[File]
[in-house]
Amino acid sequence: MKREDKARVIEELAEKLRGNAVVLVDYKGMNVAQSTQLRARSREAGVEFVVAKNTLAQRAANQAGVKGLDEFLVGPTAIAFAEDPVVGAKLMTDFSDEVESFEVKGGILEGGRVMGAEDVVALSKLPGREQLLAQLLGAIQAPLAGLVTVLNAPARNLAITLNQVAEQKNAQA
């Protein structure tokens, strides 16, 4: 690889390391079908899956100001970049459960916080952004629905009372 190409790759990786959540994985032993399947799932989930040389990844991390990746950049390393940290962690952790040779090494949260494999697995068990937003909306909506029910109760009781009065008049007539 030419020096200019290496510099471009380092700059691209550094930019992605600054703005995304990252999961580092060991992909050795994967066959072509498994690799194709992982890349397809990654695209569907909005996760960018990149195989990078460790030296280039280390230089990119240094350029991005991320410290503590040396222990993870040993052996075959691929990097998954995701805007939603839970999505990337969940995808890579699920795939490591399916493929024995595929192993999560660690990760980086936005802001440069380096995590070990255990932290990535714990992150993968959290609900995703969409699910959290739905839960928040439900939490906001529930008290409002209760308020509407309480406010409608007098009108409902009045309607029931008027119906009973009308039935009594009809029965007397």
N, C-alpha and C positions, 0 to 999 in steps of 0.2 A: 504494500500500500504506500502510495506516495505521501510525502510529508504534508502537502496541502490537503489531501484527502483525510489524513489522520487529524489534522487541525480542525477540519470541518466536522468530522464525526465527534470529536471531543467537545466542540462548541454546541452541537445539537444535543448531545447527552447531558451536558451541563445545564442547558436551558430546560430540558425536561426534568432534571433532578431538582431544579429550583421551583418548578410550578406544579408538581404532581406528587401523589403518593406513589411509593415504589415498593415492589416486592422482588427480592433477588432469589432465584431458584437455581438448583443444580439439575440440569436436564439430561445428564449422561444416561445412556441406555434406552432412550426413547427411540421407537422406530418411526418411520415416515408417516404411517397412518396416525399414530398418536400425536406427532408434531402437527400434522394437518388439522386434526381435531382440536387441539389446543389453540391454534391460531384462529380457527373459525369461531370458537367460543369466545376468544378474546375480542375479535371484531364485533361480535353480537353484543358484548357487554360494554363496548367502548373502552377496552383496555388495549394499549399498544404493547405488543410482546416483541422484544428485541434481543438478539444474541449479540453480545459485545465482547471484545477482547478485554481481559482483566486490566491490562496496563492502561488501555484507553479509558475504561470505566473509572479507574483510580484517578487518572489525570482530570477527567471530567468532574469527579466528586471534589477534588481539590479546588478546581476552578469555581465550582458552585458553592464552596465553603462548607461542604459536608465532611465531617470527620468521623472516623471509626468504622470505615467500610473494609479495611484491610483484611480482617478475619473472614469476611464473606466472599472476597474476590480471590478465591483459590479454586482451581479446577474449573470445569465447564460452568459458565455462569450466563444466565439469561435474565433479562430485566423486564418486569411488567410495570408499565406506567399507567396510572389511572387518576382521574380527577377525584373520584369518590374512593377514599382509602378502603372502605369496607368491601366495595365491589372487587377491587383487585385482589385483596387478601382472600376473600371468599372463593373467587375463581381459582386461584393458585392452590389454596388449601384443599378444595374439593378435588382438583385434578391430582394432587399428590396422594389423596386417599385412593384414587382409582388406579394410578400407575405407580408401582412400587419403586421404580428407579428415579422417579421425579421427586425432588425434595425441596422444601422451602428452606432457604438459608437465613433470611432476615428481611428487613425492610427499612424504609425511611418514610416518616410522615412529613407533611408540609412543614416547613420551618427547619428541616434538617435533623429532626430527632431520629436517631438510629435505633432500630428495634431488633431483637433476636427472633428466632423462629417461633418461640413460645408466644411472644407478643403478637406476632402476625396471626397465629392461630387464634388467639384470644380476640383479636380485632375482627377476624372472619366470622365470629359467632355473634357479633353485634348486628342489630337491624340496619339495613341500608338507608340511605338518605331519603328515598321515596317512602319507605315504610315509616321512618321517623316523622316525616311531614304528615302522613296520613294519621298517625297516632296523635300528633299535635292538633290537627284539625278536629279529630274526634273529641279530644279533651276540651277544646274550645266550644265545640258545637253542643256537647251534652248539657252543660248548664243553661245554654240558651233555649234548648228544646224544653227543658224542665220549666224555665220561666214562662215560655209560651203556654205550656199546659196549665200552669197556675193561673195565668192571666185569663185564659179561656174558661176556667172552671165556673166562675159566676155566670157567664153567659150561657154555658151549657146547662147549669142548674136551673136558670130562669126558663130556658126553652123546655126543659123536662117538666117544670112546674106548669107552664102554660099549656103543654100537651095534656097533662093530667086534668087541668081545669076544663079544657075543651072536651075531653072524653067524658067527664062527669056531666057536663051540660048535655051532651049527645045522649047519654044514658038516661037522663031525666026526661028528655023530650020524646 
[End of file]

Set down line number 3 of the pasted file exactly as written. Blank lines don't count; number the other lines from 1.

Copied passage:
């Protein structure tokens, strides 16, 4: 690889390391079908899956100001970049459960916080952004629905009372 190409790759990786959540994985032993399947799932989930040389990844991390990746950049390393940290962690952790040779090494949260494999697995068990937003909306909506029910109760009781009065008049007539 030419020096200019290496510099471009380092700059691209550094930019992605600054703005995304990252999961580092060991992909050795994967066959072509498994690799194709992982890349397809990654695209569907909005996760960018990149195989990078460790030296280039280390230089990119240094350029991005991320410290503590040396222990993870040993052996075959691929990097998954995701805007939603839970999505990337969940995808890579699920795939490591399916493929024995595929192993999560660690990760980086936005802001440069380096995590070990255990932290990535714990992150993968959290609900995703969409699910959290739905839960928040439900939490906001529930008290409002209760308020509407309480406010409608007098009108409902009045309607029931008027119906009973009308039935009594009809029965007397």